Are you making mobility part of your future

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Rapid developments in business communications and changing workforce expectations may render the conventional office-based business model obsolete – and it could happen sooner than you think.

Here are four key imperatives driving the mobile working movement.


1. Your employees are already doing it.

Research suggests that smartphone sales could double to nearly one billion by 2015. In tandem, super-fast mobile broadband is on its way. Today, there are 40 Long Term Evolution (LTE) networks in 24 countries. In the next three years, that’s expected to leap to more than 200 networks covering 70 countries.

The ubiquity of smart devices coupled with high-speed broadband means employees will be able to access their desktop via any device, anywhere, at any time. Employees are already tapping into this fast-changing technology. Businesses that choose to ignore this fact do so at their own risk.


2. Mobile workers are happier, more productive workers.

Mobile flexible working improves employee satisfaction – for one Vodafone client, introducing a workplace BYOD (Bring Your Own Device) policy saw staff satisfaction jump nearly 30 per cent.

Mobile working also boosts productivity, allowing staff to focus on the work itself, rather than where they’re doing it. One leading international telecoms business, for example, reported a 20 per cent increase in output from its remote workers.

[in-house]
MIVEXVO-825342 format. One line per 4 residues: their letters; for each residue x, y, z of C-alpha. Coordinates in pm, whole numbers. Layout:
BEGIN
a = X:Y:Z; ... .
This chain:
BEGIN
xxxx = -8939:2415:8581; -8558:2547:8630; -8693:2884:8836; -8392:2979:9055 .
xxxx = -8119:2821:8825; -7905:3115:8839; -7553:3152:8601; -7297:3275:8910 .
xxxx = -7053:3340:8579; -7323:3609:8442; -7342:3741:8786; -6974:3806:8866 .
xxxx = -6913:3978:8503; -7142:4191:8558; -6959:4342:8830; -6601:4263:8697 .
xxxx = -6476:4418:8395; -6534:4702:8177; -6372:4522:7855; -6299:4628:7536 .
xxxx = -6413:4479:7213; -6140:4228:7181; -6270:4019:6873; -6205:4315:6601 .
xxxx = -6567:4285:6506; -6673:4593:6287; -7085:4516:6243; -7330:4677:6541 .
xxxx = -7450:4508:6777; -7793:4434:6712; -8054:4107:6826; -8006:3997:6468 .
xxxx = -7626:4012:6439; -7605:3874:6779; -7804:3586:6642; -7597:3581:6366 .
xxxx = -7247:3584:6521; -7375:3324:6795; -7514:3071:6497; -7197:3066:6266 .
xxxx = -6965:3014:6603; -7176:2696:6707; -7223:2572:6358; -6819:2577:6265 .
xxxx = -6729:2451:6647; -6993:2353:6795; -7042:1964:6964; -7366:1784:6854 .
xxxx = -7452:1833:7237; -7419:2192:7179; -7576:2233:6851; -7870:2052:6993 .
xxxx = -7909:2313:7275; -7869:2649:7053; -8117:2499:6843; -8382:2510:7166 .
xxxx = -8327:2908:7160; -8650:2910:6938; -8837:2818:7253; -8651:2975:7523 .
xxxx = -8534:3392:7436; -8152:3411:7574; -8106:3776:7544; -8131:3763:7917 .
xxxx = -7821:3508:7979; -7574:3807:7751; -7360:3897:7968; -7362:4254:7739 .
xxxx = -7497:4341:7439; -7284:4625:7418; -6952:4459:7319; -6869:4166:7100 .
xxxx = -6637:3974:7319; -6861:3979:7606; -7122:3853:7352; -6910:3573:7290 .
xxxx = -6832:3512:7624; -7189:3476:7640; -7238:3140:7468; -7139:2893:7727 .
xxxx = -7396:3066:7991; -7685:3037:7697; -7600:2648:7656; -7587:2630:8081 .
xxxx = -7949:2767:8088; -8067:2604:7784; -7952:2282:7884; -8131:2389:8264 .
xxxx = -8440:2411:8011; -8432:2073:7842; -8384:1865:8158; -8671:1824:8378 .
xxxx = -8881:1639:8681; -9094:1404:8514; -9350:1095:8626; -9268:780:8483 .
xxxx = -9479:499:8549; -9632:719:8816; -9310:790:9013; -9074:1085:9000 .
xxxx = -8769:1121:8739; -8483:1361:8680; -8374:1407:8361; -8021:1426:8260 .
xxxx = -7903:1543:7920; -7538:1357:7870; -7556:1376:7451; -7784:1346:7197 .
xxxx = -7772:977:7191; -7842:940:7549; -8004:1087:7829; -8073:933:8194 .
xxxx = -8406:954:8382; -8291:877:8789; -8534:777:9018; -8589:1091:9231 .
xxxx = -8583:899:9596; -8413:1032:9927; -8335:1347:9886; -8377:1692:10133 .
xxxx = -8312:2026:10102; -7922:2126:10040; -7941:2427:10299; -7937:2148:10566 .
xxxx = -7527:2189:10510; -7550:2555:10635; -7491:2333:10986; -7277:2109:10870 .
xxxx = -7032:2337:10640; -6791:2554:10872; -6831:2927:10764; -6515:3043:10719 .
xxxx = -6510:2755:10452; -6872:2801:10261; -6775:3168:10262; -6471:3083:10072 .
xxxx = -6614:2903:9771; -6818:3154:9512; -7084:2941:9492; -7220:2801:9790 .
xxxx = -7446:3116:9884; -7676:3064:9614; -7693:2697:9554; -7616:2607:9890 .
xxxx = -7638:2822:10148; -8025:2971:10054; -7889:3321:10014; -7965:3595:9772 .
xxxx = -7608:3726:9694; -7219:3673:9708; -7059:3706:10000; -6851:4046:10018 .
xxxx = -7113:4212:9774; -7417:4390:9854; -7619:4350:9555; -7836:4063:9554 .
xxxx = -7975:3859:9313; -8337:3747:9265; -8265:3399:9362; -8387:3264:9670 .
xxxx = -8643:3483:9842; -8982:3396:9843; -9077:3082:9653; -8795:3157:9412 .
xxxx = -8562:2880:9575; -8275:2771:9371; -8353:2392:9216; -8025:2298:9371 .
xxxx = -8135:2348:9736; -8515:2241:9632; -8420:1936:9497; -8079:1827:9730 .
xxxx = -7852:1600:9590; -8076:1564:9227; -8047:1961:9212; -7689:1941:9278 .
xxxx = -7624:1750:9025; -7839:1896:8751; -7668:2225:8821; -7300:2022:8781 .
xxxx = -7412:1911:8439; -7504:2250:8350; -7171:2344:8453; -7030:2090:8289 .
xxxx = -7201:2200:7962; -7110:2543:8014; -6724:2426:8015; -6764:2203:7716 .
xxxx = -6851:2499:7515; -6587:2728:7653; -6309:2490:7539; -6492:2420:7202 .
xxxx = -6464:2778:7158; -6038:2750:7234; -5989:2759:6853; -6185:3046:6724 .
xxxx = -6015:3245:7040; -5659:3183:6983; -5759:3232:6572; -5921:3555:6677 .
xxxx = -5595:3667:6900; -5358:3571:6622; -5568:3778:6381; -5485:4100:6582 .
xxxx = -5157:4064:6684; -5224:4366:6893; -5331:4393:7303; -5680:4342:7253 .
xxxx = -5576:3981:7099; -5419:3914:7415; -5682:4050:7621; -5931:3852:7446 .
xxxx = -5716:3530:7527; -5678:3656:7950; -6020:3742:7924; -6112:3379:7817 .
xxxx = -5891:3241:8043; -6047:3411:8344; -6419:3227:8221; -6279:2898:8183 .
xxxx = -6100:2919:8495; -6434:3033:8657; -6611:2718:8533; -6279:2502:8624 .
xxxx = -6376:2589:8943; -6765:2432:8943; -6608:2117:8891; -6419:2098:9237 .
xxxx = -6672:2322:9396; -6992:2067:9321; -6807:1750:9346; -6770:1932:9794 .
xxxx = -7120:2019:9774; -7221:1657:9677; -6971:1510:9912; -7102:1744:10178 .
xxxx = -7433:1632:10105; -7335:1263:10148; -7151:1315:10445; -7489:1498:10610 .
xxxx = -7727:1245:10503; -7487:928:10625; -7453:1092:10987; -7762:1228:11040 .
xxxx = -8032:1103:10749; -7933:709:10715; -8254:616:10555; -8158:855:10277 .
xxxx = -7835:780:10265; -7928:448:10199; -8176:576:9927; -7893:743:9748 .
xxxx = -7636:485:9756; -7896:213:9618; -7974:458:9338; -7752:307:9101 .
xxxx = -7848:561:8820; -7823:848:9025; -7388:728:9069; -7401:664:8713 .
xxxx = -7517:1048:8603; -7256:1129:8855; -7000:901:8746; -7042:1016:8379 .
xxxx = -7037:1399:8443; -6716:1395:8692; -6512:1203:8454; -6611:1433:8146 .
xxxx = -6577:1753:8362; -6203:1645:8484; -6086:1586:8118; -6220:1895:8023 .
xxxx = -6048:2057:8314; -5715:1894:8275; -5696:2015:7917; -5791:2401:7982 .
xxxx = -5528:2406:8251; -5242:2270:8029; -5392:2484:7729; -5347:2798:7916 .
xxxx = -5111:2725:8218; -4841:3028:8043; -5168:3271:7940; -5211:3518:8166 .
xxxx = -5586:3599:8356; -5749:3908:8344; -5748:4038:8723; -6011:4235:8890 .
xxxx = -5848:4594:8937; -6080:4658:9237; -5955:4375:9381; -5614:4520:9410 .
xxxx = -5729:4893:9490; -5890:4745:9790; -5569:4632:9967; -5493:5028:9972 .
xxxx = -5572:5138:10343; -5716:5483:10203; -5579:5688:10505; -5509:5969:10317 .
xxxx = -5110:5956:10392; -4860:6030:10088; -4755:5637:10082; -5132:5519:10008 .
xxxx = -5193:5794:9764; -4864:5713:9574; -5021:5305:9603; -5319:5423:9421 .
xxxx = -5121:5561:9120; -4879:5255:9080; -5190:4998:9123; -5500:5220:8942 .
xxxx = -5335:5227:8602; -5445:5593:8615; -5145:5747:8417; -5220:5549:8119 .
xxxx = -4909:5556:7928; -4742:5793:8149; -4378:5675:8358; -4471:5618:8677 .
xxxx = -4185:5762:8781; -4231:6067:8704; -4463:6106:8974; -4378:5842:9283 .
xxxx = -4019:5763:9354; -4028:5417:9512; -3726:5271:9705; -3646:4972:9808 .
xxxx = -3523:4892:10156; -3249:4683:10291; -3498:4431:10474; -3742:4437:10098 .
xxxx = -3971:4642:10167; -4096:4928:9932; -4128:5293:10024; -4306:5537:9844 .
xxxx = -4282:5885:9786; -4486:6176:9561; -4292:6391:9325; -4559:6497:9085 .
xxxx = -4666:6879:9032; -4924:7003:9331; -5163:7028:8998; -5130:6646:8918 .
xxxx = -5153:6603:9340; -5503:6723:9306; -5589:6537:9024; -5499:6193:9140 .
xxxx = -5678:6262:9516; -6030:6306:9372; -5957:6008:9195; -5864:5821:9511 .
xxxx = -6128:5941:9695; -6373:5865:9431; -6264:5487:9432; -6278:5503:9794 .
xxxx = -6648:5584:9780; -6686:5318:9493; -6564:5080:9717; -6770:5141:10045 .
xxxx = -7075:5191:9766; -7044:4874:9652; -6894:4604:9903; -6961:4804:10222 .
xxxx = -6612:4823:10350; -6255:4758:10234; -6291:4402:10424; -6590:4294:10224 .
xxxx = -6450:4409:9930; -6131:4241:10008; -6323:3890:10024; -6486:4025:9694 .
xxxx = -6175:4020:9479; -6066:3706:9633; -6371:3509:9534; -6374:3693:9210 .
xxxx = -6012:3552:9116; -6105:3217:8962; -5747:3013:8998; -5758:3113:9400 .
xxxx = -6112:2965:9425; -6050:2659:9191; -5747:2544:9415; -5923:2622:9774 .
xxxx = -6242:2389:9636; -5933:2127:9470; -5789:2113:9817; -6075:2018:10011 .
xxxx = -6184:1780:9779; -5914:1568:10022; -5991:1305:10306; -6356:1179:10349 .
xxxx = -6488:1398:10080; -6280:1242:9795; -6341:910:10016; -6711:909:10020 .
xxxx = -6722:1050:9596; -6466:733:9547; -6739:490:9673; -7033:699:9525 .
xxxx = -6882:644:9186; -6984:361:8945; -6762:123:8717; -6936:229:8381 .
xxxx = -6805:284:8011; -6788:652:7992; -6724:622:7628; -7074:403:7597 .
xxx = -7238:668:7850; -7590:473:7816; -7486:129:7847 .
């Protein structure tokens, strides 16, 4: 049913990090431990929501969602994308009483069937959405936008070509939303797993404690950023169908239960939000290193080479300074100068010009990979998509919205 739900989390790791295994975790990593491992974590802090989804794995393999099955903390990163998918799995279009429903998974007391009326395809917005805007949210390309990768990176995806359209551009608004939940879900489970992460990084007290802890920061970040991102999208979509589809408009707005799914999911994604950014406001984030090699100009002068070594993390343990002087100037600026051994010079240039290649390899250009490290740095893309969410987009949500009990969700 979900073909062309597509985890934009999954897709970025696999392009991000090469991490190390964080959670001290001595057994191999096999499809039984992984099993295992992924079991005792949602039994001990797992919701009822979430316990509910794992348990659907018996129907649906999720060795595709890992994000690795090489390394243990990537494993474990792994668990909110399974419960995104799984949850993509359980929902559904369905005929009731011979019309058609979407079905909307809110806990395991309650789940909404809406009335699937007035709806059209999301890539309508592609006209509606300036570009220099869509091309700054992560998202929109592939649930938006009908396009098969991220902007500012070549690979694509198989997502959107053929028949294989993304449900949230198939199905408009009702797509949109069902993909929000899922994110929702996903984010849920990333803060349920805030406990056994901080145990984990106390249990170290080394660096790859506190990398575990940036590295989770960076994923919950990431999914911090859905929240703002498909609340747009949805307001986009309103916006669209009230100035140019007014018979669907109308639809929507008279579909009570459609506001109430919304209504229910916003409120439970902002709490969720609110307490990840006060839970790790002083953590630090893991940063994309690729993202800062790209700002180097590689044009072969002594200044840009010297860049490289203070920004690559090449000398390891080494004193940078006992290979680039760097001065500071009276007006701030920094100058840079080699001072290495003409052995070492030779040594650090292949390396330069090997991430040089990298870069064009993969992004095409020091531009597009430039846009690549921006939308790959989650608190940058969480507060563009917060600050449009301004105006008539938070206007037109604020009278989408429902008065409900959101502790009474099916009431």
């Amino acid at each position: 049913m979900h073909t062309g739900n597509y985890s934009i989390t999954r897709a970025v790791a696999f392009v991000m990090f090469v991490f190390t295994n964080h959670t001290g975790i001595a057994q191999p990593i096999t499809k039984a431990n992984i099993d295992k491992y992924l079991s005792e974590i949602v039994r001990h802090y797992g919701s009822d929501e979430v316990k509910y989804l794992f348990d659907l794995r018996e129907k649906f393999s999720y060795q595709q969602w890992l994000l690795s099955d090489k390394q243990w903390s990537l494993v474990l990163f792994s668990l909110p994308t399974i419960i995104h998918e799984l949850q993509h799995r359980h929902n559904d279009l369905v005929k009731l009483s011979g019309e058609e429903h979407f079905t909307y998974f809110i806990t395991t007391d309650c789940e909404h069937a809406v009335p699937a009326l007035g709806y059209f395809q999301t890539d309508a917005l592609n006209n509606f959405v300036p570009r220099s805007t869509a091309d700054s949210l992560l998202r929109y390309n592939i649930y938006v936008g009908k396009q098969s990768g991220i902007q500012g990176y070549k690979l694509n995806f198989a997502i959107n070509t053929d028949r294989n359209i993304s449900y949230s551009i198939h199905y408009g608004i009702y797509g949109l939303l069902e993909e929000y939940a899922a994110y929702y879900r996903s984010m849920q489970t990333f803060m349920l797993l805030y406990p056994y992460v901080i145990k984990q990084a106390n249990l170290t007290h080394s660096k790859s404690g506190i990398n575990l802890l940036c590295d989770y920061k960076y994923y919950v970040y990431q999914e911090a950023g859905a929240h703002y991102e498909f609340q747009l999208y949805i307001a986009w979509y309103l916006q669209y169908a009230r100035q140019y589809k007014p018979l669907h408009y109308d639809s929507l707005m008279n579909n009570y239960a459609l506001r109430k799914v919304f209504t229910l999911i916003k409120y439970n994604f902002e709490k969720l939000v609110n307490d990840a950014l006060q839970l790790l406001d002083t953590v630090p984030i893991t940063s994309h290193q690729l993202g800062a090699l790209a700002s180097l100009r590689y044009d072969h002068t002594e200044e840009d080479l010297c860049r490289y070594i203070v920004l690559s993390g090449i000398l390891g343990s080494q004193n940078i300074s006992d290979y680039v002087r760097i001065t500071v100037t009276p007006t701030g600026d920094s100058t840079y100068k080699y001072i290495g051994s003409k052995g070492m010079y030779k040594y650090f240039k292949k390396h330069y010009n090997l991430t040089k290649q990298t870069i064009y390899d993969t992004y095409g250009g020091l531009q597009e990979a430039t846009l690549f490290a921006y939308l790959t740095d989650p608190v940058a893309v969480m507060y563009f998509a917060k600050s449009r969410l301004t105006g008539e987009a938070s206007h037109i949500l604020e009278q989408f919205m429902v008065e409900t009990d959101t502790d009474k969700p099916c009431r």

3. New technology is making mobile working easier and faster.

The cloud market is booming, with year-on-year growth exceeding 25 per cent. By 2015, it’s expected that the cloud – put simply, web-based computing – will be dominant in the shift to mobile working. More than three-quarters of Vodafone Global Enterprise customers are already moving in this direction.

Cloud services offer everything from collaboration and productivity tools to customer relationship management, data storage and security applications. The cloud is also transforming communications – Vodafone customers are already benefiting from its managed services outsourcing offer.

The attractions are clear: cloud services are globally accessible, scalable and secure. Disaster recovery is also a driver – typically four times faster with cloud-based services.

Cloud computing improves cash flow too, offering pay-per-use transparency and per-seat user charging, with none of the traditional deployment and maintenance costs.


4. Mobile costs won’t cost as much in future.

Developments over the next three years – including the shift to harmonised European roaming rates, backed by Vodafone – are likely to transform the billing landscape.

First, payment models are set to change. Billing is likely to shift to metered data usage, with packages fine-tuned to the needs of individual users.

Next, enhanced visibility tools – such as Vodafone Telecoms Management – will help eliminate bill shock with end-users taking greater responsibility for staying within billing limits.

Through it all, the impetus for mobility will continue to be driven by consumerisation: the grassroots adoption of new technology. That is something businesses can not ignore.

With the right partner providing support and helping to create a more unified and collaborative communications environment, businesses prepared to listen to and learn from their employees will have a lot to gain.